Arteries carry blood from your heart to the rest of your tissues. Veins return blood from the rest of your body to your heart, so the blood can be recirculated. To return blood to your heart, the veins in your legs must work against gravity.
Muscle contractions in your lower legs act as pumps, and elastic vein walls help blood return to your heart. Tiny valves in your veins open as blood flows toward your heart then close to stop blood from flowing backward.
What are the causes of varicose veins? In some instances, the absence or weakness of valves in the veins may cause poor venous circulation (blood flow in the veins) and lead to varicose veins. Valves inside veins normally act to ensure that blood in the veins does not flow in a backward direction (retrograde) away from the large (deep) veins and the heart
Causes of varicose veins can include:
- Age. As you get older, your veins can lose elasticity, causing them to stretch. The valves in your veins may become weak, allowing blood that should be moving toward your heart to flow backward.
Blood pools in your veins, and your veins enlarge and become varicose. The veins appear blue because they contain deoxygenated blood, which is in the process of being recirculated through the lungs.
- Pregnancy. Some pregnant women develop varicose veins. Pregnancy increases the volume of blood in your body, but decreases the flow of blood from your legs to your pelvis. This circulatory change is designed to support the growing fetus, but it can produce an unfortunate side effect — enlarged veins in your legs.
- Varicose veins may surface for the first time or may worsen during late pregnancy, when your uterus exerts greater pressure on the veins in your legs. Changes in your hormones during pregnancy also may play a role. Varicose veins that develop during pregnancy generally improve without medical treatment three to 12 months after delivery.
Risk factors – varicose veins
These factors increase your risk of developing varicose veins:
- Age. The risk of varicose veins increases with age. Aging causes wear and tear on the valves in your veins that help regulate blood flow. Eventually, that wear causes the valves to allow some blood to flow back into your veins where it collects instead of flowing up to your heart.
- Sex. Women are more likely to develop the condition. Hormonal changes during pregnancy, premenstruation or menopause may be a factor because female hormones tend to relax vein walls. Taking hormone replacement therapy or birth control pills may increase your risk of varicose veins.
- Family history. If other family members had varicose veins, there’s a greater chance you will too.
- Obesity. Being overweight puts added pressure on your veins.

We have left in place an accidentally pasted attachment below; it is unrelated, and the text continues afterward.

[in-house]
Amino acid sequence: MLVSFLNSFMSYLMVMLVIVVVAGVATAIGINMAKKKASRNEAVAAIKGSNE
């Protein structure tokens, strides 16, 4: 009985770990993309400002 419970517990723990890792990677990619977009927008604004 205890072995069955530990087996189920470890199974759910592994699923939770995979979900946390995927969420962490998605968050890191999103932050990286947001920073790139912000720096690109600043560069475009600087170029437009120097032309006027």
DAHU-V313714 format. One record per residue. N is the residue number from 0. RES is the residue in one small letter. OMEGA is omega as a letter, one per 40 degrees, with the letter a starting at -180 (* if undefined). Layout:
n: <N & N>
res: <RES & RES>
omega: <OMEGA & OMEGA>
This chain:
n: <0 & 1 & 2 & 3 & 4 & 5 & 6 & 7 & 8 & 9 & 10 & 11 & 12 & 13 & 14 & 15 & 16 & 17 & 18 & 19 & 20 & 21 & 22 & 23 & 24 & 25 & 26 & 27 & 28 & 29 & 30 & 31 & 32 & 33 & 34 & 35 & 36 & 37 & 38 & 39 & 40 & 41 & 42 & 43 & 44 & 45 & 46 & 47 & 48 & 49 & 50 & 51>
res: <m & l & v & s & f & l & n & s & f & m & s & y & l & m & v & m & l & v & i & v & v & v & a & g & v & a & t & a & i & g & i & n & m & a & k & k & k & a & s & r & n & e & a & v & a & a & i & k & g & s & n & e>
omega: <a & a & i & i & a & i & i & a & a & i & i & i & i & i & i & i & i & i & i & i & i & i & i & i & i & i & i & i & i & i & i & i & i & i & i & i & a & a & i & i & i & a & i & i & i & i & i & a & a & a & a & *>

- Standing or sitting for long periods of time. Your blood doesn’t flow as well if you’re in the same position for long periods.
The causes of varicose veins may be primary, secondary, or congenital. Primary varicose veins develop as a result of an inherent weakness in the wall of the vein. Varicose veins can have a hereditary factor and often occur in several members of the same family. Varicose veins that develop after trauma or deep vein thrombosis are of secondary cause. Congenital varicose veins are due to disorders in the natural development of the venous system, and usually are part of a vascular mal – formation in the limb, present at birth. In addition to varicose veins, these individuals may also have an enlarged and longer limb and often have birthmarks (port-wine stains), like in Klippel Trenaunay Syndrome (KT syndrome). No matter the cause, defective venous valves may cause venous blood to stagnate in the leg, leading to increased pressure in the veins.
This may result in further enlargement of the varicose veins, increasing the likelihood of symptoms, and causing complica – tions such as skin changes and ulcer formation. Blockage of the pelvic veins may severely aggravate the effects of varicose veins, requiring a separate treatment.
What Are Spider Veins?
Spider veins (also called telangiectasias) are clusters of tiny blood vessels that develop close to the surface of the skin. They are often red, blue, or purple; and they have the appearance of a spiderweb. They are commonly found on the face and legs.
What is the cause of spider veins?
In women, symptoms may be worse during certain parts of the menstrual cycle or during pregnancy. Less common is swelling, ulcers and a darkening of the skin, especially in the ankle region. Occasionally, varicose veins can form a painful blood clot with inflammation of the vein, a condition called thrombophlebitis.